Seeing life through the microscope: Adams' and Lieberkühn's frog-plates

The rapid spread of interest in microscopy in the 18th century spurred the development of tools for facilitating and improving the instrument's use. The examination of live frogs presented unique challenges, which instrument makers overcame in creative ways.

Lieberkuhn-type frogplate
Image 1 Lieberkuhn-type frogplate (Wh.3190). Image © the Whipple Museum.

Johann Nathanael Lieberkühn, a German microscopist famous for his slide preparations, created a frog-plate much like Adams'. Both were made around 1740 for microscopic contemplation of living frogs. With built-in hooks on swivels, Lieberkühn's offered a more limited selection of positions in which to immobilize and prepare the frog than that of Adams, who preferred a system of taut strings rigged against his platform's brass frame.

Early microscopes lacked many conveniences that we enjoy today. For example, 18th century microscopists struggled to adequately illuminate their subjects, and the use of whole, living organisms compounded those difficulties. These frog plates pursue the same solution to that problem. Lieberkühn's plate features a small hole, where one could attach a microscope lens, which allowed background light to filter through and illuminate the frog's skin. Adams constructed his platform out of mesh wire rather than solid brass in order to exploit the frog's natural translucency.

Why were frogs popular subjects for these violent investigations, in spite of the difficulties they presented? From the 18th century until today, scientists have pointed to frogs' extraordinary ability to remain alive when kept in laboratory water tanks and to remain physiologically responsive even when their brains have been removed or their bellies cut open. The great Dutch naturalist and microscopist Jan Swammerdam noted in his Book of Nature (1738; English translation: 1758):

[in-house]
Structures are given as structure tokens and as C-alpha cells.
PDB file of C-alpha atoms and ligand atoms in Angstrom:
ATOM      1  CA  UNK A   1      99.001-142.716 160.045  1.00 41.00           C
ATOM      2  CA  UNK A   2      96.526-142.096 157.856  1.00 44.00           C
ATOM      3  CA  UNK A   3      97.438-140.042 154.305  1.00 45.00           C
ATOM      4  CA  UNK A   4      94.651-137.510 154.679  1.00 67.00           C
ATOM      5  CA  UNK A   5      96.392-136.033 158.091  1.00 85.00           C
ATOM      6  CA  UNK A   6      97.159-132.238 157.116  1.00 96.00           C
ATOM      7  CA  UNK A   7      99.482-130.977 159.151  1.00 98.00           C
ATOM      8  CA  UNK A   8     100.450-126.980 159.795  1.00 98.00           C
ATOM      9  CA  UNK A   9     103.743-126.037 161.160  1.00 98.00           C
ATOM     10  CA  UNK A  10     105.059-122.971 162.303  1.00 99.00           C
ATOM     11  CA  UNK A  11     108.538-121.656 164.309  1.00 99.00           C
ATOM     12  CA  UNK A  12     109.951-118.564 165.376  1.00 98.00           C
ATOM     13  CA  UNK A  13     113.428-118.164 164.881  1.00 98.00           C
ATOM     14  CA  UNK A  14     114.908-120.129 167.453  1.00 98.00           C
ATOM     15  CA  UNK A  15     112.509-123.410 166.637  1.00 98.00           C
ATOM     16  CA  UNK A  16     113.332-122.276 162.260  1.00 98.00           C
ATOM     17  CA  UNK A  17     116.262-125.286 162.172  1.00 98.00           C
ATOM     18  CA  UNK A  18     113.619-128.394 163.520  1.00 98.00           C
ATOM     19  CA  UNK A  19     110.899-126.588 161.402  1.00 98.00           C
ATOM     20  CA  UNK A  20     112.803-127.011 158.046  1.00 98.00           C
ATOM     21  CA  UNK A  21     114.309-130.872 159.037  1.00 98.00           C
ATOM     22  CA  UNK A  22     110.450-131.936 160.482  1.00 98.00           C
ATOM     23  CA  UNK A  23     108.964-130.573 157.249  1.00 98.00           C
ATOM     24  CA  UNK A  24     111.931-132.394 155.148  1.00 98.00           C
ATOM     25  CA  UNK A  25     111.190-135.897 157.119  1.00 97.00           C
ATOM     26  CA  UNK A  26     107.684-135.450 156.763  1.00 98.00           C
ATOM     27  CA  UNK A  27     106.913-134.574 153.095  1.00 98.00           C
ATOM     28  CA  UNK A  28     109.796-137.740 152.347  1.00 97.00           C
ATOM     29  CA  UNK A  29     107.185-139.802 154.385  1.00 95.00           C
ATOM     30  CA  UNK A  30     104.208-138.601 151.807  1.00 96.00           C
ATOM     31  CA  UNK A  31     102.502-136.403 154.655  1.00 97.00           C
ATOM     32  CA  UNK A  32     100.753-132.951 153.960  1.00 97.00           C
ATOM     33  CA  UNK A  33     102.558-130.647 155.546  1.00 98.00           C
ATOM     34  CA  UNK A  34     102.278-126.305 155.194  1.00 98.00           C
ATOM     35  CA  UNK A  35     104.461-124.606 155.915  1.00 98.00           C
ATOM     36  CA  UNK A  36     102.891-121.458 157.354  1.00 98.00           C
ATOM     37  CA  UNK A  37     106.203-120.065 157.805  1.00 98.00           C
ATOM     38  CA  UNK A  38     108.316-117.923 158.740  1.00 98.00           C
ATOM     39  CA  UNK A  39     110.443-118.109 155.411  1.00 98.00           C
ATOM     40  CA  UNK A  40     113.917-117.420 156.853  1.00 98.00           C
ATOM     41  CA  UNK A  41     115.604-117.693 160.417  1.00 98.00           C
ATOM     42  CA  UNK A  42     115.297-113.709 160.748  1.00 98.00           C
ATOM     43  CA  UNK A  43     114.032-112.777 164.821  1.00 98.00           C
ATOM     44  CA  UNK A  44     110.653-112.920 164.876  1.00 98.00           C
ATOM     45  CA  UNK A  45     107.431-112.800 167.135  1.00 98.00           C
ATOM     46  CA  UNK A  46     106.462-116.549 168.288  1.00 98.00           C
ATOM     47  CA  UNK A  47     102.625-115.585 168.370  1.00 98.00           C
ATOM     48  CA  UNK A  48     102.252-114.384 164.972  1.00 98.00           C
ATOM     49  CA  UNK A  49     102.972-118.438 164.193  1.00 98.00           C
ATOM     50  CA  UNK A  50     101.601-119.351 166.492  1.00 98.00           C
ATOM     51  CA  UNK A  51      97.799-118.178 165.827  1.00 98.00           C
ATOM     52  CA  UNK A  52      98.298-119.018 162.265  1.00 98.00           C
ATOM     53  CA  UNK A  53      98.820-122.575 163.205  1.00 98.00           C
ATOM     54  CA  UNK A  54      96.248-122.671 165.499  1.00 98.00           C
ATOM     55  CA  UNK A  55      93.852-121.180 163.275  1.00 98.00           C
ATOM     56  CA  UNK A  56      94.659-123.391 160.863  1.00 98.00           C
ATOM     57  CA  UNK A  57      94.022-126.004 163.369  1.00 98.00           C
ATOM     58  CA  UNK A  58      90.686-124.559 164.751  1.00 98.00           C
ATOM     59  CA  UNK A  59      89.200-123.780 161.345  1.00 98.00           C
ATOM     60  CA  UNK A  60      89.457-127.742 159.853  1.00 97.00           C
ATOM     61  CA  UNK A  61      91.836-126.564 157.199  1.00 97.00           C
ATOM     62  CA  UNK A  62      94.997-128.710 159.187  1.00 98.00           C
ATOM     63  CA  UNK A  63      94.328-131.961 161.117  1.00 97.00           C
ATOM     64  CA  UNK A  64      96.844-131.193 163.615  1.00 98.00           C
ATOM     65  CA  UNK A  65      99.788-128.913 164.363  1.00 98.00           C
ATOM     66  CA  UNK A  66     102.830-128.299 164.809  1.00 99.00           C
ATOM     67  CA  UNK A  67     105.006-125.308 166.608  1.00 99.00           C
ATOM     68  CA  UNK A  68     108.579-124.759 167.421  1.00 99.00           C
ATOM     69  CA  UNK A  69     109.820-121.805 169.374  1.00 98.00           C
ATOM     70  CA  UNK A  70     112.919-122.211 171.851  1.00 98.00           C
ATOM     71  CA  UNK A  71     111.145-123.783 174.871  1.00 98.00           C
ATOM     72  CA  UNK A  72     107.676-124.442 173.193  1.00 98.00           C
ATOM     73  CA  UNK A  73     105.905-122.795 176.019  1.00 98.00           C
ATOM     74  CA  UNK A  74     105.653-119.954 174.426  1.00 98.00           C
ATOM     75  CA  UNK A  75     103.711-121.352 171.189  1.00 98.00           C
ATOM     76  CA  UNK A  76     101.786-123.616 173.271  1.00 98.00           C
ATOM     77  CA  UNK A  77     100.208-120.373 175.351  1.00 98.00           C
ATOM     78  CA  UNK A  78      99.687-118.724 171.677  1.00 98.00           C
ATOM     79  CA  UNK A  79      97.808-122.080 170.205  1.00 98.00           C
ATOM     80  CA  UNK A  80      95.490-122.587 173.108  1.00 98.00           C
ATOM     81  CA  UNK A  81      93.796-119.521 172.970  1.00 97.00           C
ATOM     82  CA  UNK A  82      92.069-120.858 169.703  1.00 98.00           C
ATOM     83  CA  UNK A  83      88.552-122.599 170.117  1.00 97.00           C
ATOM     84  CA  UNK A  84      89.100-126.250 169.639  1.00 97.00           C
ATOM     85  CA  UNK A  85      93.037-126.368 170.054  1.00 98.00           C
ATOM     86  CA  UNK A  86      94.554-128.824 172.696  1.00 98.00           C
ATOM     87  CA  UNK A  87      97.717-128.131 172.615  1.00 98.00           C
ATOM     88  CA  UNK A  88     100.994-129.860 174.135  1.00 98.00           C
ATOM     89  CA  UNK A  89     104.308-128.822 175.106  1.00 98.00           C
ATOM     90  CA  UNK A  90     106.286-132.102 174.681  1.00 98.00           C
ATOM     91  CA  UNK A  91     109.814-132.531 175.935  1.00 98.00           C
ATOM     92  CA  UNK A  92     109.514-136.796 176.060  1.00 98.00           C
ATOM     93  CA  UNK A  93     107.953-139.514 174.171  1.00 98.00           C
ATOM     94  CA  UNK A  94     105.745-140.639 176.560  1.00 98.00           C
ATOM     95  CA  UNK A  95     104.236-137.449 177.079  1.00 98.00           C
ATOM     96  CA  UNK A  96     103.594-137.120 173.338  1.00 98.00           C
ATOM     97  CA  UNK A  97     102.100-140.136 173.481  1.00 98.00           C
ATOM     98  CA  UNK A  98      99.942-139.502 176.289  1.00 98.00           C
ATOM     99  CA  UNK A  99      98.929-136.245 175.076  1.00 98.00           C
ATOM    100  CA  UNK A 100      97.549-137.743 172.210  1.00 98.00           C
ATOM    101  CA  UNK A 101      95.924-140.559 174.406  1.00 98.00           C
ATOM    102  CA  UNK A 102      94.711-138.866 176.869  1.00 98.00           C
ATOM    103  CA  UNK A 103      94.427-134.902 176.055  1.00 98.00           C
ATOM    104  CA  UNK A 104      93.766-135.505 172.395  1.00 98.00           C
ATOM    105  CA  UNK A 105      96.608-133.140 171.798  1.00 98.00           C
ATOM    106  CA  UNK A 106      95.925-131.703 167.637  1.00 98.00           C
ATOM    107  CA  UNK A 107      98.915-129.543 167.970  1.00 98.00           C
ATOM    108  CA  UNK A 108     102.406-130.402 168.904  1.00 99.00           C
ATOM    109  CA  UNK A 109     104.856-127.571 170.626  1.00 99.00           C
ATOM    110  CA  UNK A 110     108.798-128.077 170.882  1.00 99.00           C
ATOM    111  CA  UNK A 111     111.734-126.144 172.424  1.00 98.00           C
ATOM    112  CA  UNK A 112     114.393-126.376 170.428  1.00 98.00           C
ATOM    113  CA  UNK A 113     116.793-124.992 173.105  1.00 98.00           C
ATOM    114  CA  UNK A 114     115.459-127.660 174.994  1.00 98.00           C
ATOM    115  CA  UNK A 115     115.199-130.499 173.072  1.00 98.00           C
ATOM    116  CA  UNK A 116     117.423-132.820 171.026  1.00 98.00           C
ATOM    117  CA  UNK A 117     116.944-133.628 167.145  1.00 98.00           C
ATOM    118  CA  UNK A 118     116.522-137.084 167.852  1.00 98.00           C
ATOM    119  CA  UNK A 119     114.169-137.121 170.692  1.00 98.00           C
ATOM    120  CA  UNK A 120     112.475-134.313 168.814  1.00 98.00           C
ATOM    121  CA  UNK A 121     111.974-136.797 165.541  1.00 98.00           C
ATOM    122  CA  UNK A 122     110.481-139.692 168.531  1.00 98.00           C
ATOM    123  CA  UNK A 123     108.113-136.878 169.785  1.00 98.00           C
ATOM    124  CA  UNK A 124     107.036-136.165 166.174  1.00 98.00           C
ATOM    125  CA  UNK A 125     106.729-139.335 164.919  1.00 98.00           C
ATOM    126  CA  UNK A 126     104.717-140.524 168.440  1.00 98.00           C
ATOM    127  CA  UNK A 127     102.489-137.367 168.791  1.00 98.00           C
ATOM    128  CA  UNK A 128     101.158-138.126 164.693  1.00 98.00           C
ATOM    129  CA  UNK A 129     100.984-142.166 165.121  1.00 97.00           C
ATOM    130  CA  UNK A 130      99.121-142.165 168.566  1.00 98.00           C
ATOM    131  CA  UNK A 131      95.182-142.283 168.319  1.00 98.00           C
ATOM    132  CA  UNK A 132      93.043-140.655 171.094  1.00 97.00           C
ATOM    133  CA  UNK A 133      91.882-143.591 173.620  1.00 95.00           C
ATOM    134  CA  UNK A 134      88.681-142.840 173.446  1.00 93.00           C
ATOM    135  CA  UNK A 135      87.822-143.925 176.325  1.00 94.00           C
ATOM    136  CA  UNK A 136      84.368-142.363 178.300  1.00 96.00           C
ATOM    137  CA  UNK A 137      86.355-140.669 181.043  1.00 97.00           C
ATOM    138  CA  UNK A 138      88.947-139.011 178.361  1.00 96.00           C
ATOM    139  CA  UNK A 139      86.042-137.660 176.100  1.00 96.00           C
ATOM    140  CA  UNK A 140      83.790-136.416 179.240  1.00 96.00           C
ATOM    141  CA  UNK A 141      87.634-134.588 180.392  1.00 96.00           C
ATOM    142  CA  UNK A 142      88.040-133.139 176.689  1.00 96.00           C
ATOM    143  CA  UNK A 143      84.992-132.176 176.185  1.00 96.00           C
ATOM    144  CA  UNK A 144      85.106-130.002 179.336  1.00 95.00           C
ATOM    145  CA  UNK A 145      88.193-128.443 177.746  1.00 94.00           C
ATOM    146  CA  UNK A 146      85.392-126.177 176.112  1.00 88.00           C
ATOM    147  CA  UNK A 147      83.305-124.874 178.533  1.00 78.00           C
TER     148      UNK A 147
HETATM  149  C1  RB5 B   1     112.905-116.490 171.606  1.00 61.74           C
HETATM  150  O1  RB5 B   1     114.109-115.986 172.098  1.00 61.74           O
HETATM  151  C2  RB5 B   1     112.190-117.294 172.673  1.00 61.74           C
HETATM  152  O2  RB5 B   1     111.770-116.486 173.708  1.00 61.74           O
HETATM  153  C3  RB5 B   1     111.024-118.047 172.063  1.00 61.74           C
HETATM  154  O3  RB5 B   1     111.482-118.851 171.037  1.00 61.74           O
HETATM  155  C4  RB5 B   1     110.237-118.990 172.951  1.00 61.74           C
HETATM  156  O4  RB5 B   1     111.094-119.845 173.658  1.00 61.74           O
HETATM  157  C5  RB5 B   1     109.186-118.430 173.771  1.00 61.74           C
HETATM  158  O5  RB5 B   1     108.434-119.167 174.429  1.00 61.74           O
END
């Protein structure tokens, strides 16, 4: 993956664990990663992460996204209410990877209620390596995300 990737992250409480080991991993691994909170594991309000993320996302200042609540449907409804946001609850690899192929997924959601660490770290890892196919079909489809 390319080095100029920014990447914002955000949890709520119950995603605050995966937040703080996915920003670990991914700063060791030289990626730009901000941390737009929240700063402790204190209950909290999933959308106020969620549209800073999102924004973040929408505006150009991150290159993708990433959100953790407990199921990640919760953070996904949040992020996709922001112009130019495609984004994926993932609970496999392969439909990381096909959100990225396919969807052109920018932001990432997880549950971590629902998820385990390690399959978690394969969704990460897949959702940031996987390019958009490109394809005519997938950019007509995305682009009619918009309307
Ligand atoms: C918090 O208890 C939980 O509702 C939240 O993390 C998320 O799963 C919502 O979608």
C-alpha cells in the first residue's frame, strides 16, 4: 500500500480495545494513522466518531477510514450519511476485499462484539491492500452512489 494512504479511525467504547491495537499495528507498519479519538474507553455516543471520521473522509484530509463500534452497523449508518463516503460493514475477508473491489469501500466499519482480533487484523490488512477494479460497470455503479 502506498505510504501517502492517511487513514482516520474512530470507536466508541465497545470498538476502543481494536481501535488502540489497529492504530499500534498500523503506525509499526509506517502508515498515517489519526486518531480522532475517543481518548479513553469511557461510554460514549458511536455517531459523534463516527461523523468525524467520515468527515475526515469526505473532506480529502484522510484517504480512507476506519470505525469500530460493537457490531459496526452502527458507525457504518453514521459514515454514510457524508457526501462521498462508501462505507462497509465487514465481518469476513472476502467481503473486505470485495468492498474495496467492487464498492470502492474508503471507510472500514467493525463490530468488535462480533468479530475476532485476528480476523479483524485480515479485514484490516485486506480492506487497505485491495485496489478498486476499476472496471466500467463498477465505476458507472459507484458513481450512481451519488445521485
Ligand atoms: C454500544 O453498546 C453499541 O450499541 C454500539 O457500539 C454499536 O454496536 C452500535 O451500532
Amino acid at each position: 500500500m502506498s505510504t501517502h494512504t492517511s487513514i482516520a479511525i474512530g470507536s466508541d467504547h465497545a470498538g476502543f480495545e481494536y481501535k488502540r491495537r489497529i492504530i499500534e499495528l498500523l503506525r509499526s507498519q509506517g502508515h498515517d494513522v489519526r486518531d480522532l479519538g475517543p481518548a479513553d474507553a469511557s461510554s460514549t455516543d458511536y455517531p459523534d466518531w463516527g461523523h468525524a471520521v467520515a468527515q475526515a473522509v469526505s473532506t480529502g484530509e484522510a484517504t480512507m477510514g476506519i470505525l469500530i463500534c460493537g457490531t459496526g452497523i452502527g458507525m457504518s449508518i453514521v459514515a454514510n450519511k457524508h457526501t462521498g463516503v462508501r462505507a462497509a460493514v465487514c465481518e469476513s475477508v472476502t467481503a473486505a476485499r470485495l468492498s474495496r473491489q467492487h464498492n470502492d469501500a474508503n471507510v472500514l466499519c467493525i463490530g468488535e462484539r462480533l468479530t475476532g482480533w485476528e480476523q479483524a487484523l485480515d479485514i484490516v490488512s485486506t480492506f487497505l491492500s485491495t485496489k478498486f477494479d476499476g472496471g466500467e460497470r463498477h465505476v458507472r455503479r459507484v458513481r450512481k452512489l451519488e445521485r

"There is scarce any animal which has the principle of life so strong as the Frog. It will continue moving many hours after the guts are taken out. An Eel is celebrated for this strength of life; but the Frog exceeds it greatly. No creature is so truly amphibious; for it will live for a length of time equally well on land without water, and absolutely immerged in water. A Frog has been tied down under water many days, and received no hurt, nor suffered any seeming inconvenience." (1)

References

  1. J. Swammerdam, Book of Nature (London: Seyfert, 1758), p. 103. (Find in text ^)

Henry Schmidt

Henry Schmidt, 'Seeing life through the microscope: Adams' and Lieberkühn's frog-plates', Explore Whipple Collections, Whipple Museum of the History of Science, University of Cambridge, [http://www.hps.cam.ac.uk/whipple/explore/frogs/frogplates/seeinglifethroughthemicroscope/, accessed 25 November 2017]

 
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